SSL encryption

Hostway Marketing - October 27, 2010

By Simon Wright

When consumers buy from websites, they want to know that their transactions are secure. Any security breaches will drive customers away, so it’s vital that companies ensure that their checkout processes are robust and secure.

What is SSL encryption?

When sensitive information, such as credit or debit card details, is transmitted over the Internet, it’s essential that outside parties aren’t able to intercept the packets of data to use for malicious purposes. The solution to this problem is to encrypt the data.

The simplest way to think of encryption is if you imagine being sent a spreadsheet that you need to enter a password to open. By knowing the password, you have the key to unlock the information contained within the document. Others without the password would just be able to see that it’s a spreadsheet but would have no way of accessing the content.

SSL encryption stands for Secure Sockets Layer encryption and is the name given to a standard of sophisticated encryption that is regularly used by the military, by banks, and by a host of ecommerce entities. Without getting into a detailed technical explanation, SSL encryption scrambles the data being transferred (using a public key) and only those who have the private key can unlock and decipher it.

What level of SSL encryption is necessary?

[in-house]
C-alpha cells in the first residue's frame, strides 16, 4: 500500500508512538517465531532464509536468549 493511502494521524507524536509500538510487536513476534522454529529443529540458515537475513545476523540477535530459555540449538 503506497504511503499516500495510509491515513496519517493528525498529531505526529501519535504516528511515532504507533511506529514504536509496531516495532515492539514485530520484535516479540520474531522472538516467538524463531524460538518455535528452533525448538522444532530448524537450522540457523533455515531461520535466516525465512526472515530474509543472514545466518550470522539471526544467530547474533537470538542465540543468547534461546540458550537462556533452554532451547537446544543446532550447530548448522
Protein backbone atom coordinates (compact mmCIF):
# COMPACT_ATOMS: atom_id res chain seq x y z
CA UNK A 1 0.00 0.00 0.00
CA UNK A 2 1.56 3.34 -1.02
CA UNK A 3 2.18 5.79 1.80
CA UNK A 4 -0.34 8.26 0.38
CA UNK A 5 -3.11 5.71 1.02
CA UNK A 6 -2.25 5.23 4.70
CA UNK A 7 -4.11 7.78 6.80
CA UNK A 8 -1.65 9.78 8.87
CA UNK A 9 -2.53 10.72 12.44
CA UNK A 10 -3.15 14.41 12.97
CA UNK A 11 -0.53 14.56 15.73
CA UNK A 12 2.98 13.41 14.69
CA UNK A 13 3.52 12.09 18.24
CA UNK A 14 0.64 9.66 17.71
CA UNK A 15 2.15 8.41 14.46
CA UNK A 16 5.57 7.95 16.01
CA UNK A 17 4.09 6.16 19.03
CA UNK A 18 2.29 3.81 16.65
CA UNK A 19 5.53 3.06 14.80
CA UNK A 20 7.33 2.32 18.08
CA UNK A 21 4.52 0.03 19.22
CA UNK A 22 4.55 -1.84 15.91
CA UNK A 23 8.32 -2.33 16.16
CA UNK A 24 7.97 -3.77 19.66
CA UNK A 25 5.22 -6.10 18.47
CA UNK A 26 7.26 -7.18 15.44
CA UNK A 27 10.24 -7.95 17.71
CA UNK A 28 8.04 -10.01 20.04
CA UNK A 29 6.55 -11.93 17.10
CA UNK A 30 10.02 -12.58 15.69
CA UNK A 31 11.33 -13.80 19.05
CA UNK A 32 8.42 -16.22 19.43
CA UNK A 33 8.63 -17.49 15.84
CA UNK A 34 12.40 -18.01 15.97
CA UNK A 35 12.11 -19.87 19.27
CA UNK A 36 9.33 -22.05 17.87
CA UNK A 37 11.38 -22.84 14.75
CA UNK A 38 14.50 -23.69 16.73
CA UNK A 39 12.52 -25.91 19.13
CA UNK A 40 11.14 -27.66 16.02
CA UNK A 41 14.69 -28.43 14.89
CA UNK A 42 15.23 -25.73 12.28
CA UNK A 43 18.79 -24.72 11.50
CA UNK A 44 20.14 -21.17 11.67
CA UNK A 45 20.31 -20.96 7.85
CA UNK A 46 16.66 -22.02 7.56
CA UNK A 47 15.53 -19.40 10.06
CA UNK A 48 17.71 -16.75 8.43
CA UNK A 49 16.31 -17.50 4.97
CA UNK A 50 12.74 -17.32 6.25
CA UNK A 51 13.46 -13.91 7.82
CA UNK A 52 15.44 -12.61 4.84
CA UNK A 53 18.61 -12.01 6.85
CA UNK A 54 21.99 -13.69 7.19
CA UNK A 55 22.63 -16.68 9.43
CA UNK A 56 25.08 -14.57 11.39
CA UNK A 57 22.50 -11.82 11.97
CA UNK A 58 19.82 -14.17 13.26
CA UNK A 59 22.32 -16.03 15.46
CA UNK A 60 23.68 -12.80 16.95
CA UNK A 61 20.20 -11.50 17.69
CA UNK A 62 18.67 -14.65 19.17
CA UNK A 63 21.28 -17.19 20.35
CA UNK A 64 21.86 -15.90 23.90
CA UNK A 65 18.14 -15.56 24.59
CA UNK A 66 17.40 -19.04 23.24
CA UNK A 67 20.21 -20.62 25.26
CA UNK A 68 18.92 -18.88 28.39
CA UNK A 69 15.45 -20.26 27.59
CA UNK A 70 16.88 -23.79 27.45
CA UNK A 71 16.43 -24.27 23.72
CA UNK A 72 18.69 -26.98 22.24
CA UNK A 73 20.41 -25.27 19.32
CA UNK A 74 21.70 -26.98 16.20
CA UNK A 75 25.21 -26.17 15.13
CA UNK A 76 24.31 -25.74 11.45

128-bit encryption is recommended for sensitive data exchanges, such as credit card payments.

Companies that sell SSL Certificates do also now offer 256-bit encryption. However, this will typically be more expensive and requires both the Web server and client browser to support this enhanced level of support.

In general, the industry standard 128-bit encryption is more than sufficient to reassure both you and your customers that your checkout process is secure. It’s also the encryption level used by banks to safeguard their Internet banking services.

The importance of robust pre-launch testing:

After purchasing an SSL certificate and integrating it into your Web site’s checkout process, it’s vital to test it and confirm that the end-to-end process is working correctly. System Testing and User Acceptance ideally you’ll be able to test in a staging environment and ensure that purchases can be completed without compromising sensitive customer data.

Keeping your security up to date:

SSL certificates possess expiry dates, so it’s important to renew the certificate in good time to ensure the continued protection of your Web site. This will mean that customers can continue to have confidence in your Web site and that criminals can’t get their hands on the precious payment data!

About the Author:

Simon Wright works as Mobile Delivery Manager for Royal Bank of Scotland and has extensive experience across ecommerce and Mcommerce including the launch and promotion of websites.

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